Stevens-Johnson syndrome

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Stevens–Johnson syndrome (SJS) and toxic epidermal necrolysis (TEN)[1] are two forms of a life-threatening condition affecting the skin in which cell death causes the epidermis to separate from the dermis. The syndrome is thought to be a hypersensitivity complex affecting the skin and the mucous membranes. Although the majority of cases are idiopathic, the main class of known causes is medications, followed by infections and (rarely) cancers.

Contents

Classification

There is agreement in the medical literature that Stevens–Johnson syndrome (SJS) can be considered a milder form of toxic epidermal necrolysis (TEN). These conditions were first recognised in 1922.[2]

Both diseases can be mistaken for erythema multiforme. Erythema multiforme is sometimes caused by a reaction to a medication but is more often a type III hypersensitivity reaction to an infection (caused most often by Herpes simplex) and is relatively benign. Although both SJS and TEN can also be caused by infections, they are most often adverse effects of medications. Their consequences are potentially more dangerous than those of erythema multiforme.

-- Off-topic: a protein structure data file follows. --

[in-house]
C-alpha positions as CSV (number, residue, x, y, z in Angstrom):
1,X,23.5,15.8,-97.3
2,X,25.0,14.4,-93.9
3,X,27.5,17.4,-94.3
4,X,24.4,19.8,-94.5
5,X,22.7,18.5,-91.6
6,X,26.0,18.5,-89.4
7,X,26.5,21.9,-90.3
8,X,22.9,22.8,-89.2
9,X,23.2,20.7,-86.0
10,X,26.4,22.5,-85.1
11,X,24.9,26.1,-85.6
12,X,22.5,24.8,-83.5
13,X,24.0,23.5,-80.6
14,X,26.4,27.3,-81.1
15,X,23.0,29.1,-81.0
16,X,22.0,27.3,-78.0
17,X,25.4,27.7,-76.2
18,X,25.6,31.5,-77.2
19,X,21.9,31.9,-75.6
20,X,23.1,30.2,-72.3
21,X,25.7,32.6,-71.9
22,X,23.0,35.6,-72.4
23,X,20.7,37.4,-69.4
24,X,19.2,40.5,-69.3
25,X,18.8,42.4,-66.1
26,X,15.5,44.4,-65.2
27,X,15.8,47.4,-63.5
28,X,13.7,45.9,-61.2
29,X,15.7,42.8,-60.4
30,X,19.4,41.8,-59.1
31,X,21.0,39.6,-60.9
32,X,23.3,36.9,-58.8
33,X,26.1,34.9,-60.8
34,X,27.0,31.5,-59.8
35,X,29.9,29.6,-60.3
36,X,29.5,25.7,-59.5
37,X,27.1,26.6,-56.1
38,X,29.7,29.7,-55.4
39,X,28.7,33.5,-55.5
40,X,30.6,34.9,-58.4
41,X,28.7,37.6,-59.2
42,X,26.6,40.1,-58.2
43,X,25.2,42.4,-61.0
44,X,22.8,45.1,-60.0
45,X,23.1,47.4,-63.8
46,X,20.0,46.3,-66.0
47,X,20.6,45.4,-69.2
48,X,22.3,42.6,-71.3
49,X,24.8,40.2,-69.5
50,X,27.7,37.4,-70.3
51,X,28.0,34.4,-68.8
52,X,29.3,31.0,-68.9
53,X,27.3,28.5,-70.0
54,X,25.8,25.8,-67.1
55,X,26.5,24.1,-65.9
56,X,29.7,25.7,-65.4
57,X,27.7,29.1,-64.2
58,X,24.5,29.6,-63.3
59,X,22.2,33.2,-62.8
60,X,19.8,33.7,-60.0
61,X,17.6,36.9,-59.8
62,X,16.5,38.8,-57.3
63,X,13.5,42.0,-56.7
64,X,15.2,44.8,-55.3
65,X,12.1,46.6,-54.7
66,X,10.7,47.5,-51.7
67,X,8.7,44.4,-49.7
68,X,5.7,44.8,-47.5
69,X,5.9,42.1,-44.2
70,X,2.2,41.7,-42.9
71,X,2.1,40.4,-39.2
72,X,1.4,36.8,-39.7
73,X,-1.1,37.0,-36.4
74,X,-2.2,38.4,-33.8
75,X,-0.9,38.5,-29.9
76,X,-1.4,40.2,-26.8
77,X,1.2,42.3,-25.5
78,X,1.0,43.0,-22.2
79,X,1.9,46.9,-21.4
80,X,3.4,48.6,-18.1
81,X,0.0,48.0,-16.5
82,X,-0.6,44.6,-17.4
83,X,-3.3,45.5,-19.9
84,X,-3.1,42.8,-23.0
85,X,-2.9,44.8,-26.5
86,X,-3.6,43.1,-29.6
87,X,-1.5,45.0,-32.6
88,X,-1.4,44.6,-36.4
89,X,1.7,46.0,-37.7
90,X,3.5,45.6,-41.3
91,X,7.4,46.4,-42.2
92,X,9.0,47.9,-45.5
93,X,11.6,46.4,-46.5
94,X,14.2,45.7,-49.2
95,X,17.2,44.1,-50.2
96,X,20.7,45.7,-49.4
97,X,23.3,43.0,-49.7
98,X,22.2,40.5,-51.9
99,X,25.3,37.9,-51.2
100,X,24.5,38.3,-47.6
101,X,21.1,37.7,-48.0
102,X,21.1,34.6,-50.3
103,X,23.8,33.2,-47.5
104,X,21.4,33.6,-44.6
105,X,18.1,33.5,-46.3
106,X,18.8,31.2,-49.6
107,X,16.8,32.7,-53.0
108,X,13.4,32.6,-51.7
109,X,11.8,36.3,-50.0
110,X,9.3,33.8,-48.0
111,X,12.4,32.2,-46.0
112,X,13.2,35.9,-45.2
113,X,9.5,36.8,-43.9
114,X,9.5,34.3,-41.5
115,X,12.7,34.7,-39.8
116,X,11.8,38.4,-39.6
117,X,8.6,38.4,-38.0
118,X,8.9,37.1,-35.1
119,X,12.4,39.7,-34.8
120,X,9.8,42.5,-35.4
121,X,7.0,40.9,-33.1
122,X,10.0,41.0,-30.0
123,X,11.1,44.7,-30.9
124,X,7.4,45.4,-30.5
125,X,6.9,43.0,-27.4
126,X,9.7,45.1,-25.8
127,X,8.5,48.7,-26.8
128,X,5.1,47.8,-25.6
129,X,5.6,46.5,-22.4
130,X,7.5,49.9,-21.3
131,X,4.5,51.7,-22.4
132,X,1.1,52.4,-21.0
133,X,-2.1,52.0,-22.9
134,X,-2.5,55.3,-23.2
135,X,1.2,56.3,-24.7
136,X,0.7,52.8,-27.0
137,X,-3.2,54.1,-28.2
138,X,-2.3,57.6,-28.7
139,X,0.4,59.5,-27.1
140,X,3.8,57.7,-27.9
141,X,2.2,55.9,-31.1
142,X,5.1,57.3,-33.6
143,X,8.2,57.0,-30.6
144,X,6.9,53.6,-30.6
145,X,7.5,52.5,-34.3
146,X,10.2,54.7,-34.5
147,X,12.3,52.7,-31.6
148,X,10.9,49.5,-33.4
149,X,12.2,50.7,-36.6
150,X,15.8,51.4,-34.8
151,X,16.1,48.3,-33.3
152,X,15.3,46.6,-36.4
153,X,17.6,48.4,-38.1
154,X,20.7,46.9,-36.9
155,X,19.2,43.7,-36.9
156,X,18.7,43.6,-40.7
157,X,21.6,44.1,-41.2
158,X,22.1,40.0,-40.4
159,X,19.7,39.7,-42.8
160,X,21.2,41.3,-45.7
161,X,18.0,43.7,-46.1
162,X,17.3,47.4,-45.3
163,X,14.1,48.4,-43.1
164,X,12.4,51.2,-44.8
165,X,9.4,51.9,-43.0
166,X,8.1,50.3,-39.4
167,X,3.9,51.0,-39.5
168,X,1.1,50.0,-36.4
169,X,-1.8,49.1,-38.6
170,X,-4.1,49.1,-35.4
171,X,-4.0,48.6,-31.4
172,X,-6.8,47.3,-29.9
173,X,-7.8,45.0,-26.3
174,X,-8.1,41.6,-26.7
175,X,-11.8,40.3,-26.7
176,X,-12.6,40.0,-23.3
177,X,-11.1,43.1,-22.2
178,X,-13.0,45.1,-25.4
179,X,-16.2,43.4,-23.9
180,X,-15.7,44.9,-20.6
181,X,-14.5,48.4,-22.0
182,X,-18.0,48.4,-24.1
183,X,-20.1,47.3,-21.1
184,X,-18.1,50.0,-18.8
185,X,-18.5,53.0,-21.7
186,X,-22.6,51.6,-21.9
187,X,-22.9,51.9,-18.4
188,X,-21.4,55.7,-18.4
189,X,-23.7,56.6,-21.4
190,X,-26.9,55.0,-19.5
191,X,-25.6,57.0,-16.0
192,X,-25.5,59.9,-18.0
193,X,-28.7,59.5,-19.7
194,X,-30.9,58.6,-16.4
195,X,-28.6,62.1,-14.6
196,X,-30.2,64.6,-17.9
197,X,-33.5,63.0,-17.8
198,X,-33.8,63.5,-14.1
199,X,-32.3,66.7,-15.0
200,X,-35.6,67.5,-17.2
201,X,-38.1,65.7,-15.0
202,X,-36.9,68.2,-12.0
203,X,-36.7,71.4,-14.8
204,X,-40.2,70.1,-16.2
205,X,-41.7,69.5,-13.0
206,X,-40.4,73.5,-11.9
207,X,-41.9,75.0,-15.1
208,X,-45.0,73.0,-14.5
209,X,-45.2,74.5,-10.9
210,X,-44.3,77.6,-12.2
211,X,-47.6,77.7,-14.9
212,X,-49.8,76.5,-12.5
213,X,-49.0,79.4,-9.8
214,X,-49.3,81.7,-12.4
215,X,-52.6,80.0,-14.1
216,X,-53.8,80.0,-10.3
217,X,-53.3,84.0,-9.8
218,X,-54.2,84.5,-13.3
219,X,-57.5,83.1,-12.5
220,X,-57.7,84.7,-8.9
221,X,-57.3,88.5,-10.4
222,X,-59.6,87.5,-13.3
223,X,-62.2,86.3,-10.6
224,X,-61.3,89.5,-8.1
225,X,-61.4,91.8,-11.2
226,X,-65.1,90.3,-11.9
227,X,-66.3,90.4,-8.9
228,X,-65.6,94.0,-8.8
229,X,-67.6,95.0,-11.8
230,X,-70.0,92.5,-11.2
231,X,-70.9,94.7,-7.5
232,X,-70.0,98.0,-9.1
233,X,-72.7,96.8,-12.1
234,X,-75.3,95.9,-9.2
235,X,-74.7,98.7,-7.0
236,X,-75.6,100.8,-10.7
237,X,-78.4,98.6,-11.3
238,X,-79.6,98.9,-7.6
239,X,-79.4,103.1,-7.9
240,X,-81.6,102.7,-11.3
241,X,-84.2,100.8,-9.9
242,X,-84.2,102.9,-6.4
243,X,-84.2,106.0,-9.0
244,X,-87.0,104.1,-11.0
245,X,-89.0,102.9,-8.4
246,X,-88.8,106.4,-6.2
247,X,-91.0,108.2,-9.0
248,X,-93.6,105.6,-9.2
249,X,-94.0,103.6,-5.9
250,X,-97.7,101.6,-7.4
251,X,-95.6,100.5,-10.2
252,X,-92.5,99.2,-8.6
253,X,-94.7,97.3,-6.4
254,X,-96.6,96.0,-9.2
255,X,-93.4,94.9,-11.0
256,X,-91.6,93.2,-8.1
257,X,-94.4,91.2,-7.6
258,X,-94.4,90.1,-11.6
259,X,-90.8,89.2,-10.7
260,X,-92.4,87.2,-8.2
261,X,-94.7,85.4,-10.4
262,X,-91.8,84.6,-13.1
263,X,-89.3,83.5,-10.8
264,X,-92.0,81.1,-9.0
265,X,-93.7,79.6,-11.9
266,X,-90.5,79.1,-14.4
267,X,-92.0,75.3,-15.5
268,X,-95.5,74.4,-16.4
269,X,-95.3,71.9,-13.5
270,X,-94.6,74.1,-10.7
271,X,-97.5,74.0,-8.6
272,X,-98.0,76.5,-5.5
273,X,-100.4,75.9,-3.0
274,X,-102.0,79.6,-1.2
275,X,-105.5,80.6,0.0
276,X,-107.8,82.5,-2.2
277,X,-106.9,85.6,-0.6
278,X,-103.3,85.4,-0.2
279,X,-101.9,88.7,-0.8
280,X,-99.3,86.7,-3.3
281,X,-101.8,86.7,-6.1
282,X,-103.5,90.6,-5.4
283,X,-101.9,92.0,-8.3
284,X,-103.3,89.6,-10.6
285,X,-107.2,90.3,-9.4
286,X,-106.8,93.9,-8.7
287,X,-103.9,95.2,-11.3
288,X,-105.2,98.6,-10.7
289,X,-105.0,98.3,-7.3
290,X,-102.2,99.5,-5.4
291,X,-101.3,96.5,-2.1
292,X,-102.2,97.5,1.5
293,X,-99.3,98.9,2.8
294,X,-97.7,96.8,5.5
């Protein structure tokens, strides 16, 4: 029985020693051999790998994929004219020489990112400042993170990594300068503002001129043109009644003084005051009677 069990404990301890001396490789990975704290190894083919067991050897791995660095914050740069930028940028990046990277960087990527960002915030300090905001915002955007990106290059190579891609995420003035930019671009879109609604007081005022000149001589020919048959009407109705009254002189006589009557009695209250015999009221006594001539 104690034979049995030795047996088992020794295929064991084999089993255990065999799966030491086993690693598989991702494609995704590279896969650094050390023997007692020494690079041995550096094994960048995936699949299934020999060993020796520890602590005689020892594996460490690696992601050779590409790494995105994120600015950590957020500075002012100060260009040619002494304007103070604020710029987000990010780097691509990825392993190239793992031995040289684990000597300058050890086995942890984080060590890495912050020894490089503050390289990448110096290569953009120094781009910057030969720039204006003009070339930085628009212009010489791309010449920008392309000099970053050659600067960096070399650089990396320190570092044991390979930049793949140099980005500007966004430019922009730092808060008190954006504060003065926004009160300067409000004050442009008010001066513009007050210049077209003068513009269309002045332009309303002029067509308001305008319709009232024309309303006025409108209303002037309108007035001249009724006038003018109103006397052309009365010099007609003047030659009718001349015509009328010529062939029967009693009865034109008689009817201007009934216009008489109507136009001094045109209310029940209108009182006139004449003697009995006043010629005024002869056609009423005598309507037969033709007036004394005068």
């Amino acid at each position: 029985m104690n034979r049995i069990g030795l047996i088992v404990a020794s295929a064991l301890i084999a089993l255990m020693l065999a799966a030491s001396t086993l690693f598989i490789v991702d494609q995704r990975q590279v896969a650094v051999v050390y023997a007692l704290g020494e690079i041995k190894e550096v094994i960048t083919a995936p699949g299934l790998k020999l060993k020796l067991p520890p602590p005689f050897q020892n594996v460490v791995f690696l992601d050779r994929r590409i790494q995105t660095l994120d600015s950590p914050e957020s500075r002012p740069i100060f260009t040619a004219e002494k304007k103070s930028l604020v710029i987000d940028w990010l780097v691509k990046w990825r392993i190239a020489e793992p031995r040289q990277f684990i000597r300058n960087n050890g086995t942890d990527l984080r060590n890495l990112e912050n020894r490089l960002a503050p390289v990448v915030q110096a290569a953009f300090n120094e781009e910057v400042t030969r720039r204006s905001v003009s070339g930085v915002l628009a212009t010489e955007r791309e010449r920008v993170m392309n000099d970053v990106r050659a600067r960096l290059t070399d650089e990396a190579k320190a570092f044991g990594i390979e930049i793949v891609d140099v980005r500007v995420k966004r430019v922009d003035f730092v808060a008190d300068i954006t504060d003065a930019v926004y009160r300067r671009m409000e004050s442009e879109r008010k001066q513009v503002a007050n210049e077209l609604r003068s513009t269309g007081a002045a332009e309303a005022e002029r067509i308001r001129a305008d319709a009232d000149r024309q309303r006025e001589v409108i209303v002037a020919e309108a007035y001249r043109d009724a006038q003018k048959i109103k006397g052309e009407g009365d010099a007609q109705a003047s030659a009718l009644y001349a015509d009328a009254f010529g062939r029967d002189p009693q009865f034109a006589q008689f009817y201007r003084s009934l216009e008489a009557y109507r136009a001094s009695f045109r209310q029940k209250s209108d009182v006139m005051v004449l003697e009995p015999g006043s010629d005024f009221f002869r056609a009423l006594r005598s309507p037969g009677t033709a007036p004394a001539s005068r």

Signs and symptoms

SJS usually begins with fever, sore throat, and fatigue, which is misdiagnosed and usually treated with antibiotics. Ulcers and other lesions begin to appear in the mucous membranes, almost always in the mouth and lips but also in the genital and anal regions. Those in the mouth are usually extremely painful and reduce the patient's ability to eat or drink. Conjunctivitis of the eyes occurs in about 30% of children who develop SJS. A rash of round lesions about an inch across arises on the face, trunk, arms and legs, and soles of the feet, but usually not the scalp.[3]

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